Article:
Despite the suggestions that some OTC lubricants have potential microbicidal activity, our evaluation of TI values for HIV-1 infection and more extensive toxicity testing of 41 lubricants—which is the majority of those identified as commonly-used in a survey of anal sex lubricant users—suggested otherwise.10
A few personal lubricants showed mild antiviral activity against HIV-1MN
, but none offered the level of protection afforded by the in vitro
positive control Carraguard. Strikingly, not only did most not have antiviral activity, we identified four that dramatically amplified replication of both R5 and X4 HIV-1 strains. Previous studies documented anti-HIV-1 activity of Astroglide brand lubricants,10
but based on our findings, this appears to be due to the toxic effect of the product and not true antiviral effect. As seen in N-9 studies,5,6
although a compound has the potential to inactivate free HIV-1 particles and disrupt the cellular membrane of cells infected with HIV-1, the potential toxic effects outweigh the potential benefits. Herein we document that most of the 41 lubricants tested exhibited TI values that reflected the impact of cellular toxicity and not specific antiviral activity.
Recent studies have also shown a correlation between lubricant osmolality and rectal toxicity.6
Supporting this conclusion, our results show that a majority of the lubricants reduced the electrical resistance passing through the cellular monolayer indicating a loss of integrity, which may potentially increase the chances of HIV-1 transmission in vivo
. Interestingly, a recent report showed that hyperosmolar formulations and surfactants such as GML (glycerol monolaurate) markedly increased the susceptibility of mice to HSV-2.17
Additionally, high levels of EDTA (a common ingredient in several lubricants) tended to increase the susceptibility of mice to HSV-2.17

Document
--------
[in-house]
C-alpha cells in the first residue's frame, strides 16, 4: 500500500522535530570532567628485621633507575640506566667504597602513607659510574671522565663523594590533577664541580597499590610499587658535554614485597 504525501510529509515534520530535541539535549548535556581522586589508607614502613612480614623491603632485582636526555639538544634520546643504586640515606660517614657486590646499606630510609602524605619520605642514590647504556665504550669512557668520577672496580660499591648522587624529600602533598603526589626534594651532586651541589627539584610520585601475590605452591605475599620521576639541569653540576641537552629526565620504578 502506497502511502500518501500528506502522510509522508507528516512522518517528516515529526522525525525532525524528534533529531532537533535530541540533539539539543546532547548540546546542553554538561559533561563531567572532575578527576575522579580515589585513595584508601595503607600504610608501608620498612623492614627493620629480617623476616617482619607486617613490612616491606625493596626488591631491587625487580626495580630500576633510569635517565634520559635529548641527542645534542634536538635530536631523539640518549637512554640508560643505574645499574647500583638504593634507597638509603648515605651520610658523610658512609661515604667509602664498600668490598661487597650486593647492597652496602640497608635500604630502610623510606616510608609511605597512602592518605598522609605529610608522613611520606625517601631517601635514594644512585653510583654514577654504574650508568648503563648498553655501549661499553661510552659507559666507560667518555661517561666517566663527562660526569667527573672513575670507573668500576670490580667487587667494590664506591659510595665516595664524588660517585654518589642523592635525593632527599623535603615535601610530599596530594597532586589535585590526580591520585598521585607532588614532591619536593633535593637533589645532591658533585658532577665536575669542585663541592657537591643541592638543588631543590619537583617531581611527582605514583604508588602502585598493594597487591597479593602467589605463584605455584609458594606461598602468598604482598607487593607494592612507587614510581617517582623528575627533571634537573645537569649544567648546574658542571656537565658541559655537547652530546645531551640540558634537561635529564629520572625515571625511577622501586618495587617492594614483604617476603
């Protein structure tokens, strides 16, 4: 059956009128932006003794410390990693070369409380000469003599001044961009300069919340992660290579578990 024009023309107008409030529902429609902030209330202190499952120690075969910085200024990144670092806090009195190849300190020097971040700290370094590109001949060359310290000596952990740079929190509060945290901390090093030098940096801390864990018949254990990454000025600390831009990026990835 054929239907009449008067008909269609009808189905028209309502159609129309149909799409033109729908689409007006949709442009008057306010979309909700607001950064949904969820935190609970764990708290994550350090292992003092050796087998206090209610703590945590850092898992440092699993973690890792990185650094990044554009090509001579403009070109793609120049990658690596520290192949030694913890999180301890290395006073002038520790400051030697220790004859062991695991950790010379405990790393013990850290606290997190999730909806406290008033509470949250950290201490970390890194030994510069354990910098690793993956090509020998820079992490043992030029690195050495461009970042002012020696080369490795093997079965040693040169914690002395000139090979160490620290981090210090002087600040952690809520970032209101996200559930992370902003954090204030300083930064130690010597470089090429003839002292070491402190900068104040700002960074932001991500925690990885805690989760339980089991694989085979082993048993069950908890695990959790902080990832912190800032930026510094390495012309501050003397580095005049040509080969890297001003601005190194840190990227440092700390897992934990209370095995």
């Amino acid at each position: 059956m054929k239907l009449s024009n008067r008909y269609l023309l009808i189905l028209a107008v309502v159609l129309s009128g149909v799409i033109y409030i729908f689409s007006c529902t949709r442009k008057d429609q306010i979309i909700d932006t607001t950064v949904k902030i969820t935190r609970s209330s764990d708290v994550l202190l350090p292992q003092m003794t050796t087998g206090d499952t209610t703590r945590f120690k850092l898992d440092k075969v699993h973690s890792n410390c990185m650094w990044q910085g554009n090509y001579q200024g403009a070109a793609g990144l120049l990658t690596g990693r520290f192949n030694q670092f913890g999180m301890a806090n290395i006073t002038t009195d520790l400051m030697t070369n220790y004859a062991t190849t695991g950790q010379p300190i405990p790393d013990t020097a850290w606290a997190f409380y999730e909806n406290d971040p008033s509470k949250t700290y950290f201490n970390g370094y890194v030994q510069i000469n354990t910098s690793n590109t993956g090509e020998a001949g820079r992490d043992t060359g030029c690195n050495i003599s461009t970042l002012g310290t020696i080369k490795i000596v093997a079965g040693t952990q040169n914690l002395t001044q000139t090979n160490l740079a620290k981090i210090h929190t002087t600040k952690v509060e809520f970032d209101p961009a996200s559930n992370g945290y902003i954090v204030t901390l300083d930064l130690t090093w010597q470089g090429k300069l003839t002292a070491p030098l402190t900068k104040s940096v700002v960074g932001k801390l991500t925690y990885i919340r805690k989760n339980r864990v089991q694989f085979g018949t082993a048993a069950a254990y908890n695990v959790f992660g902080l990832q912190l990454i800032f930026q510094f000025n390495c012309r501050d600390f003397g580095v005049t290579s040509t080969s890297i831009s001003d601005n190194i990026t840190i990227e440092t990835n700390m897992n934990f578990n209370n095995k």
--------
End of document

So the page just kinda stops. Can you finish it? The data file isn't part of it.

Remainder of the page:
Similarly, another group has reported that hyperosmolar lubricants are associated with cellular toxicity.18
A recent study also revealed that the use of some rectal lubricant products might increase susceptibility to rectal STIs. Specifically, 11.7% of subjects using lubricants tested positive for rectal STIs compared to only 4.5% of those who did not use lubricants.19
Thus, certain lubricant formulations may increase the transmission of STIs that are known to enhance the spread of HIV.
An extraordinary observation herein was the significant enhancement of HIV-1 replication by low doses of 4 out of 41 lubricants. These include Astroglide lubricants, a very popular and commonly used brand. One common feature of three of these lubricants was the presence of a form of polyquaternium and we demonstrated that a related polyquaternium was able to enhance HIV replication in vitro
. Polyquaternium is the International Nomenclature for Cosmetic Ingredients designation for several polycationic polymers that are used in the personal care industry. It has been recognized that polycationic reagents can aid viral infection processes in vitro
by increasing viral attachment13–16
and reagents such as polybrene are widely utilized to increase the in vitro
infectivity of several retroviruses including HIV-1.20,21
None of the lubricants tested shows a potential for becoming a microbicide, thus we cannot advocate for any of these lubricants to be used as such based on our in vitro data. Additionally, many of the lubricants showed potential detrimental effects that might contribute to HIV transmission. This emphasizes the need for more rigorous testing of OTC personal lubricants as is typically applied to microbicides. It is also important to mention that our results are coming from in vitro studies and further studies looking at the effects of these lubricants in vivo, as well as more relevant studies correlating the use of these lubricants with the prevalence of STIs, are needed to clearly define the detrimental effects that lubricants may have on HIV and STI transmission.